As members of the academic community, students accept both the rights and responsibilities incumbent upon all members of the institution. Students are encouraged to familiarize themselves with SJSU's policies and practices pertaining to the procedures to follow if and when questions or concerns about a class arises. See University Policy S90-5 at http://www.sjsu.edu/senate/docs/S90-5.pdf. More detailed information on a variety of related topics is available in the SJSU catalog at http://info.sjsu.edu/web-dbgen/catalog/departments/LIS.html. In general, it is recommended that students begin by seeking clarification or discussing concerns with their instructor. If such conversation is not possible, or if it does not serve to address the issue, it is recommended that the student contact the Department Chair as a next step.
Dropping and Adding
Students are responsible for understanding the policies and procedures about add/drop, grade forgiveness, etc. Refer to the current semester's Catalog Policies section at http://info.sjsu.edu/static/catalog/policies.html. Add/drop deadlines can be found on the current academic year calendars document on the Academic Calendars webpage at http://www.sjsu.edu/provost/services/academic_calendars/. The Late Drop Policy is available at http://www.sjsu.edu/aars/policies/latedrops/policy/. Students should be aware of the current deadlines and penalties for dropping classes.
Information about the latest changes and news is available at the Advising Hub at http://www.sjsu.edu/advising/.
Consent for Recording of Class and Public Sharing of Instructor Material
University Policy S12-7, http://www.sjsu.edu/senate/docs/S12-7.pdf, requires students to obtain instructor's permission to record the course and the following items to be included in the syllabus:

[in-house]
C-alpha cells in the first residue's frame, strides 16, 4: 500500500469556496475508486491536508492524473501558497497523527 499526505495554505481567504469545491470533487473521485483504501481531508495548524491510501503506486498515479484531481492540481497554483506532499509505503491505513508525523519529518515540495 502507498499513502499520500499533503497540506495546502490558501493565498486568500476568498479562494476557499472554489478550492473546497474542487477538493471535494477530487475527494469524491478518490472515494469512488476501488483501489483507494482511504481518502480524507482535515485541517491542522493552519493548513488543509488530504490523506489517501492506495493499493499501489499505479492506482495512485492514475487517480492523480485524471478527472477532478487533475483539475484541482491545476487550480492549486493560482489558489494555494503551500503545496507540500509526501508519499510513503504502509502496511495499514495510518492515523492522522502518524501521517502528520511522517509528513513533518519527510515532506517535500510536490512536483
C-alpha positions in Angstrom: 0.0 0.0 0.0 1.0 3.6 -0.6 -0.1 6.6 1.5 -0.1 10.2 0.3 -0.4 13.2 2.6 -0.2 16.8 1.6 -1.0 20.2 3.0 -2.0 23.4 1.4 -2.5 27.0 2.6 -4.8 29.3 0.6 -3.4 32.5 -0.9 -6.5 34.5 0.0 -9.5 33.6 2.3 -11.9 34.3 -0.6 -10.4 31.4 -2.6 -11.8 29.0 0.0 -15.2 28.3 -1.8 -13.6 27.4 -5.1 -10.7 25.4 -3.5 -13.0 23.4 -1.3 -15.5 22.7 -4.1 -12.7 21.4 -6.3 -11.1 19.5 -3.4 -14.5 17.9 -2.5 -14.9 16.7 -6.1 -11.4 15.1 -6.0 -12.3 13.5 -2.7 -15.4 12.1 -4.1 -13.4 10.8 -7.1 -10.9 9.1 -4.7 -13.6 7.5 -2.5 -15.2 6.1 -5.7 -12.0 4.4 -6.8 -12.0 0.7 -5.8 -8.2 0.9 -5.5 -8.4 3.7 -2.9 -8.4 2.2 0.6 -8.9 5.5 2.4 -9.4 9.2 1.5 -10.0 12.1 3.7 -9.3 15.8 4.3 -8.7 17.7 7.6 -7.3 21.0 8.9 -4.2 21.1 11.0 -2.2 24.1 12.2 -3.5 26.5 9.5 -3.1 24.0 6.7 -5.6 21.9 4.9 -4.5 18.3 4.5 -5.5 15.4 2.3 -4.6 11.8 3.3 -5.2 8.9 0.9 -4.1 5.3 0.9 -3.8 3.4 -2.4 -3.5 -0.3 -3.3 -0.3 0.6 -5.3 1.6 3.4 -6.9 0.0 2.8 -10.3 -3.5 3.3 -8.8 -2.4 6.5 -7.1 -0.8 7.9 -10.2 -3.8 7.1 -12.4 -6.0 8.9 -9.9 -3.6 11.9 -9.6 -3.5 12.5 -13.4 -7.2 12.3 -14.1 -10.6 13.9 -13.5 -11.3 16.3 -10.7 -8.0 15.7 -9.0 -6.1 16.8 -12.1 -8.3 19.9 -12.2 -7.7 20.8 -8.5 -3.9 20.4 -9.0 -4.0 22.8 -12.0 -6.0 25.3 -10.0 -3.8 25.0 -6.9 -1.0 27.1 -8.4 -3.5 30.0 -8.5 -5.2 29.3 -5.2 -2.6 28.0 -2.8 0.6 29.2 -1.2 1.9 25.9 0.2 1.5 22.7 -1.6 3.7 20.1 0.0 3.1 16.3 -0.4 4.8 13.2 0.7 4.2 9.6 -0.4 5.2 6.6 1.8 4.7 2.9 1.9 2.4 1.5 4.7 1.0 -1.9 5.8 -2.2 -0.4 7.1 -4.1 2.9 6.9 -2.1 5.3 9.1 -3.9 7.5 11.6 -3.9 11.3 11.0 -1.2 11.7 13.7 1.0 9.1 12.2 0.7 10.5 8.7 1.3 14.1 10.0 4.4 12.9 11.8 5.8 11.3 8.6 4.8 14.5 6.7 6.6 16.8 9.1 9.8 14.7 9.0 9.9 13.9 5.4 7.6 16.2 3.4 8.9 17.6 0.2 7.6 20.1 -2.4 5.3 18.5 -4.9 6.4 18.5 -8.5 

- "Common courtesy and professional behavior dictate that you notify someone when you are recording him/her. You must obtain the instructor's permission to make audio or video recordings in this class. Such permission allows the recordings to be used for your private, study purposes only. The recordings are the intellectual property of the instructor; you have not been given any rights to reproduce or distribute the material."
- It is suggested that the syllabus include the instructor's process for granting permission, whether in writing or orally and whether for the whole semester or on a class by class basis.
- In classes where active participation of students or guests may be on the recording, permission of those students or guests should be obtained as well.
- "Course material developed by the instructor is the intellectual property of the instructor and cannot be shared publicly without his/her approval. You may not publicly share or upload instructor generated material for this course such as exam questions, lecture notes, or homework solutions without instructor consent."
Your commitment, as a student, to learning is evidenced by your enrollment at San Jose State University. The University Academic Integrity Policy F15-7 at http://www.sjsu.edu/senate/docs/F15-7.pdf requires you to be honest in all your academic course work. Faculty members are required to report all infractions to the office of Student Conduct and Ethical Development. The Student Conduct and Ethical Development website is available at http://www.sjsu.edu/studentconduct/.
Campus Policy in Compliance with the American Disabilities Act
If you need course adaptations or accommodations because of a disability, or if you need to make special arrangements in case the building must be evacuated, please make an appointment with me as soon as possible, or see me during office hours. Presidential Directive 97-03 at http://www.sjsu.edu/president/docs/directives/PD_1997-03.pdf requires that students with disabilities requesting accommodations must register with the Accessible Education Center (AEC) at http://www.sjsu.edu/aec to establish a record of their disability.